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How to unwrap optionals with nil coalescing

Paul Hudson    @twostraws   

Updated for Xcode 13.2

Wait… Swift has a third way of unwrapping optionals? Yep! And it’s really useful, too: it’s called the nil coalescing operator and it lets us unwrap an optional and provide a default value if the optional was empty.

Let’s rewind a bit:

let captains = [
    "Enterprise": "Picard",
    "Voyager": "Janeway",
    "Defiant": "Sisko"
]

let new = captains["Serenity"]

That reads a non-existent key in our captains dictionary, which means new will be an optional string to set to nil.

With the nil coalescing operator, written ??, we can provide a default value for any optional, like this:

let new = captains["Serenity"] ?? "N/A"

That will read the value from the captains dictionary and attempt to unwrap it. If the optional has a value inside it will be sent back and stored in new, but if it doesn’t then “N/A” will be used instead.

This means no matter what the optional contains – a value or nil – the end result is that new will be a real string, not an optional one. That might be the string from inside the captains value, or it might be “N/A”.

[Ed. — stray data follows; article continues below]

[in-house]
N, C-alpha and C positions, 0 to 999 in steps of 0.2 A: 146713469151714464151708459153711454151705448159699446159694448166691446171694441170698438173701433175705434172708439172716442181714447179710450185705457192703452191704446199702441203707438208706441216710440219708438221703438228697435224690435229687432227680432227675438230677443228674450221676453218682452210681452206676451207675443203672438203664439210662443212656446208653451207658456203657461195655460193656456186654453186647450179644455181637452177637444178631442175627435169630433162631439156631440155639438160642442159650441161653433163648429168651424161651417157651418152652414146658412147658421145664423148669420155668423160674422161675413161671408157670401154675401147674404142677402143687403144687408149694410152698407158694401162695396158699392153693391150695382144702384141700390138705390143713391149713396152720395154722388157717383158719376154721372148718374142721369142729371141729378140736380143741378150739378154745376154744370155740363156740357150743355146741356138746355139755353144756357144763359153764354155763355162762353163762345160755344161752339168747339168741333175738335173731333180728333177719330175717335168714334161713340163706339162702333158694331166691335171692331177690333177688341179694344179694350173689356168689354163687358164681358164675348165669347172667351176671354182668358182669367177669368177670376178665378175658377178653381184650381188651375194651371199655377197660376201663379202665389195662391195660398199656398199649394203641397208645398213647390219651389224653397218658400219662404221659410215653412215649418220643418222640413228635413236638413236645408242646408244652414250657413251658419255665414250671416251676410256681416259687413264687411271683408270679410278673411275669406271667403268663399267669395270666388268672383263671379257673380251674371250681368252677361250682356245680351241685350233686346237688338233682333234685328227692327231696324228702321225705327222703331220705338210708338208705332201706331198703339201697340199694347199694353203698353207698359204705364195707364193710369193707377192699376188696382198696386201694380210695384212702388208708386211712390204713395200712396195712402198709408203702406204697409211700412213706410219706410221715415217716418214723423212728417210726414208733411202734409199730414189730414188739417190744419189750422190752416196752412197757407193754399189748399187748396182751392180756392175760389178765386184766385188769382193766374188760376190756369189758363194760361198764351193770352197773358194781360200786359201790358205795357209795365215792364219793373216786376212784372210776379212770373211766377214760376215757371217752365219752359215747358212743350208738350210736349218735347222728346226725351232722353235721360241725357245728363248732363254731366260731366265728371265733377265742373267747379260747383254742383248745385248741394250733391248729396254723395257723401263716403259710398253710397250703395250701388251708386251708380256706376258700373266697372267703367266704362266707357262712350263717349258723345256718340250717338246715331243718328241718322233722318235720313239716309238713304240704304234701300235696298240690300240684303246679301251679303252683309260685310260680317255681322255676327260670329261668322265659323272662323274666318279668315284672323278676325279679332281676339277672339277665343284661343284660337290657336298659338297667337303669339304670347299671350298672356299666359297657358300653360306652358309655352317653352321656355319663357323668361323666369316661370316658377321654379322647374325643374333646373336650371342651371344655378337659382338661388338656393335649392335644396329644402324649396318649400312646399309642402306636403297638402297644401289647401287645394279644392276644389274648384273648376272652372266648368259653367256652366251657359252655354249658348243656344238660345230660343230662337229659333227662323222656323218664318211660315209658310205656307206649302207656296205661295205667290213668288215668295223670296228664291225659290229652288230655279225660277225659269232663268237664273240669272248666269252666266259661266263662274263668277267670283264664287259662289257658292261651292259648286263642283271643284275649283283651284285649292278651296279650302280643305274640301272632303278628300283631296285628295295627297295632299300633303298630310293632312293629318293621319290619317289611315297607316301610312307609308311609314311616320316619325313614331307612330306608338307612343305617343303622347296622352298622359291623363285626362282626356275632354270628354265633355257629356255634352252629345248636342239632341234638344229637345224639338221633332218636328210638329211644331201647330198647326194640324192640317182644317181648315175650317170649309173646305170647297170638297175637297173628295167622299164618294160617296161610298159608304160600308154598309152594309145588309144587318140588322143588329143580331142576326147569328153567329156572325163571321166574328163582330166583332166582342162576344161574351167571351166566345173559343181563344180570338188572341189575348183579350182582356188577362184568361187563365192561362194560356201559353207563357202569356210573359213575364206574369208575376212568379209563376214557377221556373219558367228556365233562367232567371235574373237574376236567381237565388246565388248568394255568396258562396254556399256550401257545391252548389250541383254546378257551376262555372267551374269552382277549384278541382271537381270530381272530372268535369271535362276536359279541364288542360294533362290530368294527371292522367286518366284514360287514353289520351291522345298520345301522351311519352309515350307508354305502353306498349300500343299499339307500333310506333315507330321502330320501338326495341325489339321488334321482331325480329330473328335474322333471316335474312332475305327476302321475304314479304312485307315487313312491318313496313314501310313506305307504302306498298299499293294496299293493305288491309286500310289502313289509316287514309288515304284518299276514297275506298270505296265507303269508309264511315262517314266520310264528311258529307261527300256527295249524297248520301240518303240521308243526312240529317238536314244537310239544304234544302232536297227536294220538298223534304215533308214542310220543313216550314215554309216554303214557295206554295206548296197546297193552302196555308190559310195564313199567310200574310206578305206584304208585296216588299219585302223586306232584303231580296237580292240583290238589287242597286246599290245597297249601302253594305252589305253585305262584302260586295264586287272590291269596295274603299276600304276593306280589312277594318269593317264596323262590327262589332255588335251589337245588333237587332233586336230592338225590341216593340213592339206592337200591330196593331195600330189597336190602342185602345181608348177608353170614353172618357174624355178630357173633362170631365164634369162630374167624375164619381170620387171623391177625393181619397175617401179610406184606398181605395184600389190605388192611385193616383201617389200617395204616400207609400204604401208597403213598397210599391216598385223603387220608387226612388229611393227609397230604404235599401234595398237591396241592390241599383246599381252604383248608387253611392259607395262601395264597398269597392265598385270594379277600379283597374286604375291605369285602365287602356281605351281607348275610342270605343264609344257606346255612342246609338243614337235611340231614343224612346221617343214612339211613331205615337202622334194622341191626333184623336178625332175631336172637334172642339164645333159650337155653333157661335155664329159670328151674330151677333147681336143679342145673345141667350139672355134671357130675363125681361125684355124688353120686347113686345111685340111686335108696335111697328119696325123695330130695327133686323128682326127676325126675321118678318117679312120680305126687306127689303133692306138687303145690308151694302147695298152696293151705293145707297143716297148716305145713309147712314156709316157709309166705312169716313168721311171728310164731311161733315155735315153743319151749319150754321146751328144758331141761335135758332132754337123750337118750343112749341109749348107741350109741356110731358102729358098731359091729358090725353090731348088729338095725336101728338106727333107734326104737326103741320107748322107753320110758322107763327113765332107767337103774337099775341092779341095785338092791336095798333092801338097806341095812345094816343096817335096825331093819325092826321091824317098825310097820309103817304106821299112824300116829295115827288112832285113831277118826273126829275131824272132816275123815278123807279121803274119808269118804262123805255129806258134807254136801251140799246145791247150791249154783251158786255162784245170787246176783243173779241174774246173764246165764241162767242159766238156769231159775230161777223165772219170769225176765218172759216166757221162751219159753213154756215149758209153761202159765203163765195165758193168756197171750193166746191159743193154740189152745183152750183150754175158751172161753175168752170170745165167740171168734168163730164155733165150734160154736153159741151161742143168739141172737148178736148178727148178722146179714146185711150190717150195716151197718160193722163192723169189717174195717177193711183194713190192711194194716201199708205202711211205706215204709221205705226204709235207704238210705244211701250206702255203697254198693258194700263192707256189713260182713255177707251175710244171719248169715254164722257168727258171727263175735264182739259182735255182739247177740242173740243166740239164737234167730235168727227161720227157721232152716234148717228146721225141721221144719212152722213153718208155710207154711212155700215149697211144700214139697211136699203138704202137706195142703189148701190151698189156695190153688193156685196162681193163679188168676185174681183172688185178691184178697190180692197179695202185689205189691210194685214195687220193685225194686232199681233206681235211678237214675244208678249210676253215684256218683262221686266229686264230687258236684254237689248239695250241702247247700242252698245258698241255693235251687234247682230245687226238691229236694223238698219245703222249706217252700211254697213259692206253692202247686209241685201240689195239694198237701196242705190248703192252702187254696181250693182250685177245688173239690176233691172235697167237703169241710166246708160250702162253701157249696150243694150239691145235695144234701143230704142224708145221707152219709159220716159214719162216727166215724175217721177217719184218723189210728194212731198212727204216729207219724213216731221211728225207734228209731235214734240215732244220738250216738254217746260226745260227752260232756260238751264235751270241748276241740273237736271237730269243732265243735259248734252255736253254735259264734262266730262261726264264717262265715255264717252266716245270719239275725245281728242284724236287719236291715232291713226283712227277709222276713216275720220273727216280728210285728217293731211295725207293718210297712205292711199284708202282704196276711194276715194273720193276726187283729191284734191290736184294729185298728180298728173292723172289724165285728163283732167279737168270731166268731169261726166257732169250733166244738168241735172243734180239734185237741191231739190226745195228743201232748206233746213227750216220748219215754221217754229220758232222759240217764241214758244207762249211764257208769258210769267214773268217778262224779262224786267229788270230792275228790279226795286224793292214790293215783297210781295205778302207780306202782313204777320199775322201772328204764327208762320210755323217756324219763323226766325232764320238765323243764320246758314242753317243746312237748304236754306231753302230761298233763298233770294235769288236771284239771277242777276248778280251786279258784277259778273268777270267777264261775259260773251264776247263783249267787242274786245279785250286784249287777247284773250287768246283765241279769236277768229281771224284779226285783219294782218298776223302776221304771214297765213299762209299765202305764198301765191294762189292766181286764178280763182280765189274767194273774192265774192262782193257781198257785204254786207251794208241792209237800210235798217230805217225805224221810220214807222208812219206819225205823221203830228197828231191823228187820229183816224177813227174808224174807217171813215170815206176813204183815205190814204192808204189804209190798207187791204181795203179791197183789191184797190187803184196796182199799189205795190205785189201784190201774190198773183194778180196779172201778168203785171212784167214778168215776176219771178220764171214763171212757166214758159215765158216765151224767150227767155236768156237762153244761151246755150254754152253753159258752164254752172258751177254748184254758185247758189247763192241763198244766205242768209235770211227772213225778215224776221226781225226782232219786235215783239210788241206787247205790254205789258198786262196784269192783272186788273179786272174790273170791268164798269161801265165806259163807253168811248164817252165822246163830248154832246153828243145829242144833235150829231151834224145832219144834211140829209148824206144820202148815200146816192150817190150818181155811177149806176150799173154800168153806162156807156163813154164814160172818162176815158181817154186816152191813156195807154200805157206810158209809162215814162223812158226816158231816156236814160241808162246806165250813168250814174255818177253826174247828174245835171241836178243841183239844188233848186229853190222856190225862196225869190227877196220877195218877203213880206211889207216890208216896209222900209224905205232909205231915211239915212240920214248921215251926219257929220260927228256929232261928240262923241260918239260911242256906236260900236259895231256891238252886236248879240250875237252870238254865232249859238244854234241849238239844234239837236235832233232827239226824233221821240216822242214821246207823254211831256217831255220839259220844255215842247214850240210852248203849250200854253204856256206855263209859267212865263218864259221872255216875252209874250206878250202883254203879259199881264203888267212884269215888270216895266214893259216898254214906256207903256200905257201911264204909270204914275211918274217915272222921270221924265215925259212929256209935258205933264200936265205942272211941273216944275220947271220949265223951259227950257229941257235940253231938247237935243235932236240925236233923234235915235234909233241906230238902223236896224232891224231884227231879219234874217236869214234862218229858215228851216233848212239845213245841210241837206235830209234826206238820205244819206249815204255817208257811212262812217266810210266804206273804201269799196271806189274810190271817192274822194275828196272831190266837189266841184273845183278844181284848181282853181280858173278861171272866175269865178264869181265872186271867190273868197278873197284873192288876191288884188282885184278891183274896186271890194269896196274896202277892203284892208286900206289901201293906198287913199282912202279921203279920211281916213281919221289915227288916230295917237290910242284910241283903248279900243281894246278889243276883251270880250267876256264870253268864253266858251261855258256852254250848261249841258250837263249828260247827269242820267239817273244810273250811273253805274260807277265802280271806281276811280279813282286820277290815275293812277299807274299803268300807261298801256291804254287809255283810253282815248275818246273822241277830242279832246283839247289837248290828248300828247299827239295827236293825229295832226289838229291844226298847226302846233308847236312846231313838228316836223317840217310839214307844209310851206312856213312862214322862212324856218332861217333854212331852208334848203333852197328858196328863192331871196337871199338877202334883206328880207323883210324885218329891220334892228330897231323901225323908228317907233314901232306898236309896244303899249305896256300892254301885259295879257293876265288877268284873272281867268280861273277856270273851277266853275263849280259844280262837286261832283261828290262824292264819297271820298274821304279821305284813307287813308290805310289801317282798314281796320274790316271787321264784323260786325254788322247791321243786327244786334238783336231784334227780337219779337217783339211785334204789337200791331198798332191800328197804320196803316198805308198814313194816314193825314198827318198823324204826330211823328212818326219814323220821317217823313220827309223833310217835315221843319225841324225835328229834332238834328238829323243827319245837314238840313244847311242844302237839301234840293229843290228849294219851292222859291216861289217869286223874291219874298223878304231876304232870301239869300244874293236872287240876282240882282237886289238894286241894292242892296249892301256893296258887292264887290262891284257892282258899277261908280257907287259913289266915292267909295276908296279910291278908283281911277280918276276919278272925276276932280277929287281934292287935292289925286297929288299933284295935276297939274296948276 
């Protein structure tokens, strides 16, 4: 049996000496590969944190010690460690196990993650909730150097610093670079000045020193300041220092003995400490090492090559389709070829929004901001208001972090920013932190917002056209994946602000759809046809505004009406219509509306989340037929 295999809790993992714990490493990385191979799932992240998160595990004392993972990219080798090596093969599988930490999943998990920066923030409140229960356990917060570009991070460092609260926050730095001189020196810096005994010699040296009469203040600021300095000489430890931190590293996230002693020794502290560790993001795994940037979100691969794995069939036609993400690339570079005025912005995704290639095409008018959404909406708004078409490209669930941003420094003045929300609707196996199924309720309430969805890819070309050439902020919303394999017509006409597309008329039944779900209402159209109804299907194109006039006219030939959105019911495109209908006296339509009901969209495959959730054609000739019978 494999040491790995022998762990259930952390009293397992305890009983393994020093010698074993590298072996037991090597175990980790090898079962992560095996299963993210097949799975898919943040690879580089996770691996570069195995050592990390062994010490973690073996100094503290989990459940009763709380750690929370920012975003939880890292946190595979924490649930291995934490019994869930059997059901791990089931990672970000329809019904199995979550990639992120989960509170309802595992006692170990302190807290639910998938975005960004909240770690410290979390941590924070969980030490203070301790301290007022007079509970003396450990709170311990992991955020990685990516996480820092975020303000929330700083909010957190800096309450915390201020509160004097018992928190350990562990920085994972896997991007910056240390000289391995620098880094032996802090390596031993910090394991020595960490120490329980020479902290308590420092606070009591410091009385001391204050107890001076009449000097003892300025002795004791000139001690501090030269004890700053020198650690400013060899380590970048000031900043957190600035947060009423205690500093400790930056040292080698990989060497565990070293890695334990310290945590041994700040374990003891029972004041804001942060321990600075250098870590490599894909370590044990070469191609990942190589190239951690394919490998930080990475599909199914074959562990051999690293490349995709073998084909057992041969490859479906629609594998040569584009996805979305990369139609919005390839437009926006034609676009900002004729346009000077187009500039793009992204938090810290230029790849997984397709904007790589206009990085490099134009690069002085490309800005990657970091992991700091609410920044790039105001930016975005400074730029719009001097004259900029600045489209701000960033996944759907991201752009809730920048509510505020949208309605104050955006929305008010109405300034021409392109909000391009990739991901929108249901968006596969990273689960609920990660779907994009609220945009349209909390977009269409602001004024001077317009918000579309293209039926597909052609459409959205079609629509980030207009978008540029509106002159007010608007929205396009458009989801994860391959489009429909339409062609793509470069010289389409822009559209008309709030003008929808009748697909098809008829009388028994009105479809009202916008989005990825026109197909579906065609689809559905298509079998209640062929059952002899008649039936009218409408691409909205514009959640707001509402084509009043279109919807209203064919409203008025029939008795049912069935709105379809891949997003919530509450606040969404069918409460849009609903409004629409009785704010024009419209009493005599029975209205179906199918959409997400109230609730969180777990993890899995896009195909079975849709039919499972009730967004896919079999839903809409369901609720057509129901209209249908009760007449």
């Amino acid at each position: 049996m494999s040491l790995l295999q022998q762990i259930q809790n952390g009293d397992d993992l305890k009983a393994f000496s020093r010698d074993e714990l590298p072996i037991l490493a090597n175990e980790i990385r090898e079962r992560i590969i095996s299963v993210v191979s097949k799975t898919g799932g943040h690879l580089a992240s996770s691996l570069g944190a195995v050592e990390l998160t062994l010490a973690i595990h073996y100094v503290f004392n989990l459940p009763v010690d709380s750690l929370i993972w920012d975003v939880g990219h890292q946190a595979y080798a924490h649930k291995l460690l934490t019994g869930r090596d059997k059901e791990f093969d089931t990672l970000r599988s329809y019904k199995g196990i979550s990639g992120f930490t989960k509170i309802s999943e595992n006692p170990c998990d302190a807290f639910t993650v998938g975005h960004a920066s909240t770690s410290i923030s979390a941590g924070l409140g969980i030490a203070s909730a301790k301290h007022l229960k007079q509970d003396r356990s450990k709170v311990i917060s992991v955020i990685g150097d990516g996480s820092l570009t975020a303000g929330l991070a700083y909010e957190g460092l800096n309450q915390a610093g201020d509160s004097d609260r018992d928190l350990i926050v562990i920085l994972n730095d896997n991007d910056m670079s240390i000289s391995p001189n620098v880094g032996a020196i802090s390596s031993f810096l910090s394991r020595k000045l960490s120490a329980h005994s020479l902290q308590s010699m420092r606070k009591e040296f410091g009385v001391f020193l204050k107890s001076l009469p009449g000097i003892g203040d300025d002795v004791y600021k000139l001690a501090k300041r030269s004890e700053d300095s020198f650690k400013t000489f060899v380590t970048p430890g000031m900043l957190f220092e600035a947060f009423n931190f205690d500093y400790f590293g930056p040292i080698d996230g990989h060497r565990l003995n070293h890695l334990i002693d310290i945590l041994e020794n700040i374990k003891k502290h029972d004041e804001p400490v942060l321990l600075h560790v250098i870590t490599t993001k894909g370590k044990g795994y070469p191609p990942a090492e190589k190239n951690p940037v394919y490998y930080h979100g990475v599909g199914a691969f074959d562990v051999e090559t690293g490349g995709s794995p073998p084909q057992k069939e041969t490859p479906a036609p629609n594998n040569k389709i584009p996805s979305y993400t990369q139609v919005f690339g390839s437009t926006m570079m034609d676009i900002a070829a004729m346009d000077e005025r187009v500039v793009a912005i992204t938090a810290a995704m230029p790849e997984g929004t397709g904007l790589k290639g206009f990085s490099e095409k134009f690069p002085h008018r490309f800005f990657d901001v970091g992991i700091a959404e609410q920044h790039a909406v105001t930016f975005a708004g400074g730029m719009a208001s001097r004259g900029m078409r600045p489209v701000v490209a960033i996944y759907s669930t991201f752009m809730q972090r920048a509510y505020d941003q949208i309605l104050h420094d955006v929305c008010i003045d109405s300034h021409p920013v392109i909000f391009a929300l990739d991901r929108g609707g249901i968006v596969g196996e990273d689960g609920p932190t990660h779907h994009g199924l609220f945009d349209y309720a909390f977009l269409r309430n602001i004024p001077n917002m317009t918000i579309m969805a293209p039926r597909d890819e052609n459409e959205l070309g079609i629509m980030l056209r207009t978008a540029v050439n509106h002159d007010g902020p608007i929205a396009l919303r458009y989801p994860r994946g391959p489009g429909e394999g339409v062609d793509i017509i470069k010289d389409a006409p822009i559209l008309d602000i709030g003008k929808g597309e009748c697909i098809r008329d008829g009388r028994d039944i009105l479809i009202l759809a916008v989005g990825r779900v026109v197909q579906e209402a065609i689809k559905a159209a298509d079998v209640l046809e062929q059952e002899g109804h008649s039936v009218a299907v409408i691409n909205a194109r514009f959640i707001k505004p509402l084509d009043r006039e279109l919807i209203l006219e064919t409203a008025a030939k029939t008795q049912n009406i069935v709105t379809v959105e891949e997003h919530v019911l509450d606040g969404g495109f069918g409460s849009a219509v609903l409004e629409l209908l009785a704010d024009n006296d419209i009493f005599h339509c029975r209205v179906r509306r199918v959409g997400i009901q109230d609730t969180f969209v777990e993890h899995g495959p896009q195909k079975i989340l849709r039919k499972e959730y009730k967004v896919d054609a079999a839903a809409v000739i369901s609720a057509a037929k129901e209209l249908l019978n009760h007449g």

Now, I know what you’re thinking: can’t we just specify a default value when reading from the dictionary? If you’re thinking that you’re absolutely correct:

let new = captains["Serenity", default: "N/A"]

That produces exactly the same result, which might make it seem like the nil coalescing operator is pointless. However, not only does the nil coalescing operator work with dictionaries, but it works with any optionals.

For example, the randomElement() method on arrays returns one random item from the array, but it returns an optional because you might be calling it on an empty array. So, we can use nil coalescing to provide a default:

let tvShows = ["Archer", "Babylon 5", "Ted Lasso"]
let favorite = tvShows.randomElement() ?? "None"

Or perhaps you have a struct with an optional property, and want to provide a sensible default for when it’s missing:

struct Book {
    let title: String
    let author: String?
}

let book = Book(title: "Beowulf", author: nil)
let author = book.author ?? "Anonymous"
print(author)

It’s even useful if you create an integer from a string, where you actually get back an optional Int? because the conversion might have failed – you might have provided an invalid integer, such as “Hello”. Here we can use nil coalescing to provide a default value, like this:

let input = ""
let number = Int(input) ?? 0
print(number)

As you can see, the nil coalescing operator is useful anywhere you have an optional and want to use the value inside or provide a default value if it’s missing.

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